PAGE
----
You are the special one
12th May 2017
by David Edwards
It is said that God plays a joke on every new-born, whispering:
‘You are the special one!’
The joke quickly wears thin when we start running up against the seven billion other people on the planet who all know that they are ‘the special one’. Deep ego wounds are received every time we fall short; when she chooses him over us. When our best friend gets the grades but we don’t. When we get to the final interview, but no further.
If the ultimate physical battle is to continue breathing, the ego’s ‘life-and-death’ struggle is to be ‘special’ rather than ‘a loser’. This is why we fight to defend even the most trivial argument as if our lives depended on it. The pain of the ego – as though in its death throes – has children (and adults!) hurling themselves to the floor and writhing in agony.
‘Specialness’ cannot be established as permanent fact, it can only be indicated, temporarily. Small victories and defeats are therefore invested with great symbolic significance. Coming first in an exam is a sign that we are ‘bright’ (born with a better bulb), even ‘gifted’ (blessed by the Fates, or a benevolent God, to have a good memory). On the other hand, losing a game of ping-pong is a doom-laden sign that we are ‘useless’ at sports, a lesser physical specimen, even a withered branch of the evolutionary tree.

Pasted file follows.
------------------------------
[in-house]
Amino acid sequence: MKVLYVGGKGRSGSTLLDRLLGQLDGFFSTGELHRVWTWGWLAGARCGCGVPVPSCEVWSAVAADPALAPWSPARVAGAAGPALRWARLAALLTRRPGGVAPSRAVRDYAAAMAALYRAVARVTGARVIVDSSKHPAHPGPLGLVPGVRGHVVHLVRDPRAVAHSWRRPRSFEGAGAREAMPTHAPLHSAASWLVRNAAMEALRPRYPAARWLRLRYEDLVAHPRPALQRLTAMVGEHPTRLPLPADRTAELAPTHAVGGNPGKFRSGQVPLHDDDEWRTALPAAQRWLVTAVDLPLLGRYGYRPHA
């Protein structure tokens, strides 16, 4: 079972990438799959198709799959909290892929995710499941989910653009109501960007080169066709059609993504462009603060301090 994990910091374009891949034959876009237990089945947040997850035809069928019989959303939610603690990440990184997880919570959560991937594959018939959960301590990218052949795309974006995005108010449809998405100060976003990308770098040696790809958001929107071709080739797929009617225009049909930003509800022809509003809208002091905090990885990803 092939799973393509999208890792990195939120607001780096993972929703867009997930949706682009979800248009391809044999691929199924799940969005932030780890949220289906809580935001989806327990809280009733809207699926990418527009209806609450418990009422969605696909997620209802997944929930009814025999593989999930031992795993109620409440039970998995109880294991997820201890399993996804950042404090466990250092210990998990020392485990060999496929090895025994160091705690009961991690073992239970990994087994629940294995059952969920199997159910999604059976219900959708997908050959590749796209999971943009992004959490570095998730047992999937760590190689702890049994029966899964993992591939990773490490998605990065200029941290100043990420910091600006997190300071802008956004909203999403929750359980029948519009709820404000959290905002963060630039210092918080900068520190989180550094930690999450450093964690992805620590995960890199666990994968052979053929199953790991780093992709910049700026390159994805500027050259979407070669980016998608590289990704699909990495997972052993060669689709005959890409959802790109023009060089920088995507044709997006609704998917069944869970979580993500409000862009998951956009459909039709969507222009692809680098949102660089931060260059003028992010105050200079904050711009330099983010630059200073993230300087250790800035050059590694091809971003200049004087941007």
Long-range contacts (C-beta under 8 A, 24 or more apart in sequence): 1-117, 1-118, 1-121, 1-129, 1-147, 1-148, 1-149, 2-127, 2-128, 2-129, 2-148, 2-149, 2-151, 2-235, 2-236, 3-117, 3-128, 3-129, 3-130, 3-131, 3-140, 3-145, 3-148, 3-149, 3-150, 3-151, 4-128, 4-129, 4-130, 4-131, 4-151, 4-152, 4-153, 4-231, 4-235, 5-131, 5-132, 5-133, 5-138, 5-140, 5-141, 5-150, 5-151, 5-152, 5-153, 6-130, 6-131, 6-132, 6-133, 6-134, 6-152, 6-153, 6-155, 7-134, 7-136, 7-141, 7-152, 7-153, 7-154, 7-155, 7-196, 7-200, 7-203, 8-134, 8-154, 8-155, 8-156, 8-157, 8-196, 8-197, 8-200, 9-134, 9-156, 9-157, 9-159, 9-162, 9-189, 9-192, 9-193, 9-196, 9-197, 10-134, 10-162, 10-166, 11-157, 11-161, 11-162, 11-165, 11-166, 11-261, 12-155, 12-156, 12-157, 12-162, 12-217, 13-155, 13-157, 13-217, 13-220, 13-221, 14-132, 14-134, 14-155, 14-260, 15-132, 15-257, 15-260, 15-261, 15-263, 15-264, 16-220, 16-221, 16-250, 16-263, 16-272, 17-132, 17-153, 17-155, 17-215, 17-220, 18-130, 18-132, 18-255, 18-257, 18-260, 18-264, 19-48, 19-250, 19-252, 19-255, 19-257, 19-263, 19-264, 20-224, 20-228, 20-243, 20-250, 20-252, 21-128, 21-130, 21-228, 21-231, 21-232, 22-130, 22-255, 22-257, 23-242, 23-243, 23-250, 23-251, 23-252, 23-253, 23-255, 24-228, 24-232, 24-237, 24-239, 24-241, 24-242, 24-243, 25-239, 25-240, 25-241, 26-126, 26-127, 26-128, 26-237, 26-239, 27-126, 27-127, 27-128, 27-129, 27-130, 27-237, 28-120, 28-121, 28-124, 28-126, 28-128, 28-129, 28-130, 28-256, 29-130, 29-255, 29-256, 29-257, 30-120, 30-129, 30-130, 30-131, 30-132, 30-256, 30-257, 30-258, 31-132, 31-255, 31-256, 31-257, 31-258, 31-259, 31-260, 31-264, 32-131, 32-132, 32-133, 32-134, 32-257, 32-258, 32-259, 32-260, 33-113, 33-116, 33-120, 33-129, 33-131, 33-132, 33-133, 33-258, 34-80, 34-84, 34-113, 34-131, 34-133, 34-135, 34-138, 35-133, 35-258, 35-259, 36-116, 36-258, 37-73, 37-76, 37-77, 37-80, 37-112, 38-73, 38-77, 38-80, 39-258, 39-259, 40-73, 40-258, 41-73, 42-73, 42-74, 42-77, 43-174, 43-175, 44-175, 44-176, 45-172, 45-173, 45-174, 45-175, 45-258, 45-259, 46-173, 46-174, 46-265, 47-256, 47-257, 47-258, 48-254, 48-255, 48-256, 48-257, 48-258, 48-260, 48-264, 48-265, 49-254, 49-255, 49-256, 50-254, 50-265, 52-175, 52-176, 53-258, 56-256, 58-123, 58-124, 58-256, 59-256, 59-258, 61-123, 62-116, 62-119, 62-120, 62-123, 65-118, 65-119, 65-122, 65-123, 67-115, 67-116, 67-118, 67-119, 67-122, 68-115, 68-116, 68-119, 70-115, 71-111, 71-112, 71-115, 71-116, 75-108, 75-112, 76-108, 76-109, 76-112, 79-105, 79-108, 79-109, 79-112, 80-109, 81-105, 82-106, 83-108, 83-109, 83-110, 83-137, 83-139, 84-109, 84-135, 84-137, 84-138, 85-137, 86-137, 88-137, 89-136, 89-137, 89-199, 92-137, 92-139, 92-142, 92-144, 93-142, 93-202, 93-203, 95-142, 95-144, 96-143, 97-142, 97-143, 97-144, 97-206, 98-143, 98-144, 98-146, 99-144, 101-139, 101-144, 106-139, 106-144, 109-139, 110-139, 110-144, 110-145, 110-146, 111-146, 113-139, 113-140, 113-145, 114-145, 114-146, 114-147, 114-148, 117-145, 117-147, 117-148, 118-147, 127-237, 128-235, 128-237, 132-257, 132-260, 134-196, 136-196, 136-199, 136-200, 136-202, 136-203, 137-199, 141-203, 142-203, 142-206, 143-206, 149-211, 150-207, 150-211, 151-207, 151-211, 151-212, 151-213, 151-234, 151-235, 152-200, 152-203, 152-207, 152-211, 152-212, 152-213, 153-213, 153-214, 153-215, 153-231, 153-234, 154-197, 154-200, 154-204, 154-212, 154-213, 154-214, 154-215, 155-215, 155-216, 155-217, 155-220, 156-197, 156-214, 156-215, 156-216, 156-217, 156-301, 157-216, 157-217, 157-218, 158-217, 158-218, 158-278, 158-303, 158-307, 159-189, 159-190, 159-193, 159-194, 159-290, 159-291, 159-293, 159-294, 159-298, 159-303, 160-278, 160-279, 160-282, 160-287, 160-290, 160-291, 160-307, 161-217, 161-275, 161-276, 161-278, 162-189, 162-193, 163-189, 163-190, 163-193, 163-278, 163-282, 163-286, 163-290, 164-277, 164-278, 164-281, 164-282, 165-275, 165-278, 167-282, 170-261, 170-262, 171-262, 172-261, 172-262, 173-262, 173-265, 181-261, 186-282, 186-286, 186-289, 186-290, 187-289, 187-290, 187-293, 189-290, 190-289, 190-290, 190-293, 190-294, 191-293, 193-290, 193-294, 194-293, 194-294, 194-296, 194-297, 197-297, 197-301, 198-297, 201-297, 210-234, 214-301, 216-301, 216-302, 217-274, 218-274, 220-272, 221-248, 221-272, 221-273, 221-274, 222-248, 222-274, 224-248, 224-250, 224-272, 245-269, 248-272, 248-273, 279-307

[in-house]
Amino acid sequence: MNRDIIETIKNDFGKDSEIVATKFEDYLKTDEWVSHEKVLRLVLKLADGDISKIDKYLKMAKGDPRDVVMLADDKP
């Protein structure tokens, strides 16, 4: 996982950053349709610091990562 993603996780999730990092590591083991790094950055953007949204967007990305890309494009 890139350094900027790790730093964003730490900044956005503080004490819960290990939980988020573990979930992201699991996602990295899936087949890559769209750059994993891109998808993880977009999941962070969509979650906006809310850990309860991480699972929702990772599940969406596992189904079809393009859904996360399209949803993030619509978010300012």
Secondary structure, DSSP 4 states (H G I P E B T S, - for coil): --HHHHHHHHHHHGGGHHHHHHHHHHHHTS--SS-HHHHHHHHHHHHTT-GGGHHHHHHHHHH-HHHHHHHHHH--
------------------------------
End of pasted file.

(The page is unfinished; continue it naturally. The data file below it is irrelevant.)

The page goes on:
We spend our lives trying to defend ourselves against this feeling, to avoid it; to show that, while we may be inferior in this way, we are certainly superior in that way: ‘Who else around here can say that they have…?’
In the struggle to feel superior rather than inferior, we will sacrifice anything, even life itself, for attention, praise, applause. We will climb mountains, career ladders, pop charts. We will write blogs, books, songs, screenplays just so our ego can cock a leg and ‘make a mark’. We think we want money, but the money makes us ‘special’. We think we want sex, but the ‘conquests’ make us ‘somebody’. We think we want beauty, but we want the beauty ‘they’ want. The towering Rolls Royce trumpets our ‘achievement’. The celebrity is a ‘star’ glittering in the firmament far above mere worldly mortals.
All of this involves playing a double game with others. After all, they can only ‘look up’ to us from ‘below’. We require their complicity in our self-promotion at their expense. No surprise, then, that even the deepest admiration comes with a hidden price tag – the ‘lower’ will have their revenge. The writer Robert Pirsig commented of his fans:
‘They love you for being what they all want to be, but they hate you for being what they are not.’ (Quoted, Tim Adams, ‘Zen and the art of Robert Pirsig,’ The Observer, November 19, 2006)
The Indian mystic Osho added some detail:
‘When somebody respects you, he feels insulted deep down – deep down he has become inferior to you. So how can he forgive? He cannot. Someday the accounts will have to be put right. When he bowed down and touched your feet, that very moment a deep wound happened within him: he was lower than you. Now he will have to prove that he is not. Someday he will prove that he is higher than you.’ (Osho, When The Shoe Fits, Rebel Publishing, 1997, p.63)
Sometimes the accounts are settled immediately. As I was writing this, a reader – himself an author – wrote to us at Media Lens: